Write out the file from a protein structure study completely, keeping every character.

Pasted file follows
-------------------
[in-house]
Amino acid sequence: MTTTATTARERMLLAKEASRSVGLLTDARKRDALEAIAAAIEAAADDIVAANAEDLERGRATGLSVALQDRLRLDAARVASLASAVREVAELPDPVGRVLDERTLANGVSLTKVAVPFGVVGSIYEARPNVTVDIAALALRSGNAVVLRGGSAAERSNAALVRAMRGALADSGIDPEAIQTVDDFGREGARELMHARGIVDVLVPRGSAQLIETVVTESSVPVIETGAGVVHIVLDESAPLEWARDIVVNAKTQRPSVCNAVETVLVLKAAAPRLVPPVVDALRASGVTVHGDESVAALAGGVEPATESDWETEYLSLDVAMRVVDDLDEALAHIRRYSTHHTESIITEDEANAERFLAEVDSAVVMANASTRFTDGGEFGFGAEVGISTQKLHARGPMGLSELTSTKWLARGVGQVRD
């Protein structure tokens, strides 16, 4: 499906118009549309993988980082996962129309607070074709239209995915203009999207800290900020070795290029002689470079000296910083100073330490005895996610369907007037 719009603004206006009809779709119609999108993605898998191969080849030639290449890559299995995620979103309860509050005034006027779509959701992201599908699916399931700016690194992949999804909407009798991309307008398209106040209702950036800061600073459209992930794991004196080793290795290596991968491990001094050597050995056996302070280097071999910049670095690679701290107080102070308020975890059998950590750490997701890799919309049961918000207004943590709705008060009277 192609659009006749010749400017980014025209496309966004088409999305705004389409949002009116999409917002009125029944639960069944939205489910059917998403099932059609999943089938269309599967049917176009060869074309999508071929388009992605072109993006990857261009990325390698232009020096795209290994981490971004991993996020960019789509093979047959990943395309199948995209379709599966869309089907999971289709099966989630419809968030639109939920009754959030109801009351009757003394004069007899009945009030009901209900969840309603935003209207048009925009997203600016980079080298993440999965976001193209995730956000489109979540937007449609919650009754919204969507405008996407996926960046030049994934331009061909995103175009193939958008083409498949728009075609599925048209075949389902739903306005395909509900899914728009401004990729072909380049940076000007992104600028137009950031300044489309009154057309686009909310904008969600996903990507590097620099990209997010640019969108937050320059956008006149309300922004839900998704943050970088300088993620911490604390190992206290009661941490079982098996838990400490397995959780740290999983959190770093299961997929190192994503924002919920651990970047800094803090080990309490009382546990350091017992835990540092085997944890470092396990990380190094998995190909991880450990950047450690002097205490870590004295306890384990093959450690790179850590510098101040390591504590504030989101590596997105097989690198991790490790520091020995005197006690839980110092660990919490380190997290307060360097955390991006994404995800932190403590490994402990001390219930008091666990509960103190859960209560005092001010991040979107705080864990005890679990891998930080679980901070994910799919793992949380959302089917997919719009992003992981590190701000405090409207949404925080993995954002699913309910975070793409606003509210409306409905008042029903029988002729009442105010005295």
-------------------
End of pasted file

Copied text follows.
[in-house]
Amino acid sequence: MTTTATTARERMLLAKEASRSVGLLTDARKRDALEAIAAAIEAAADDIVAANAEDLERGRATGLSVALQDRLRLDAARVASLASAVREVAELPDPVGRVLDERTLANGVSLTKVAVPFGVVGSIYEARPNVTVDIAALALRSGNAVVLRGGSAAERSNAALVRAMRGALADSGIDPEAIQTVDDFGREGARELMHARGIVDVLVPRGSAQLIETVVTESSVPVIETGAGVVHIVLDESAPLEWARDIVVNAKTQRPSVCNAVETVLVLKAAAPRLVPPVVDALRASGVTVHGDESVAALAGGVEPATESDWETEYLSLDVAMRVVDDLDEALAHIRRYSTHHTESIITEDEANAERFLAEVDSAVVMANASTRFTDGGEFGFGAEVGISTQKLHARGPMGLSELTSTKWLARGVGQVRD
């Protein structure tokens, strides 16, 4: 499906118009549309993988980082996962129309607070074709239209995915203009999207800290900020070795290029002689470079000296910083100073330490005895996610369907007037 719009603004206006009809779709119609999108993605898998191969080849030639290449890559299995995620979103309860509050005034006027779509959701992201599908699916399931700016690194992949999804909407009798991309307008398209106040209702950036800061600073459209992930794991004196080793290795290596991968491990001094050597050995056996302070280097071999910049670095690679701290107080102070308020975890059998950590750490997701890799919309049961918000207004943590709705008060009277 192609659009006749010749400017980014025209496309966004088409999305705004389409949002009116999409917002009125029944639960069944939205489910059917998403099932059609999943089938269309599967049917176009060869074309999508071929388009992605072109993006990857261009990325390698232009020096795209290994981490971004991993996020960019789509093979047959990943395309199948995209379709599966869309089907999971289709099966989630419809968030639109939920009754959030109801009351009757003394004069007899009945009030009901209900969840309603935003209207048009925009997203600016980079080298993440999965976001193209995730956000489109979540937007449609919650009754919204969507405008996407996926960046030049994934331009061909995103175009193939958008083409498949728009075609599925048209075949389902739903306005395909509900899914728009401004990729072909380049940076000007992104600028137009950031300044489309009154057309686009909310904008969600996903990507590097620099990209997010640019969108937050320059956008006149309300922004839900998704943050970088300088993620911490604390190992206290009661941490079982098996838990400490397995959780740290999983959190770093299961997929190192994503924002919920651990970047800094803090080990309490009382546990350091017992835990540092085997944890470092396990990380190094998995190909991880450990950047450690002097205490870590004295306890384990093959450690790179850590510098101040390591504590504030989101590596997105097989690198991790490790520091020995005197006690839980110092660990919490380190997290307060360097955390991006994404995800932190403590490994402990001390219930008091666990509960103190859960209560005092001010991040979107705080864990005890679990891998930080679980901070994910799919793992949380959302089917997919719009992003992981590190701000405090409207949404925080993995954002699913309910975070793409606003509210409306409905008042029903029988002729009442105010005295």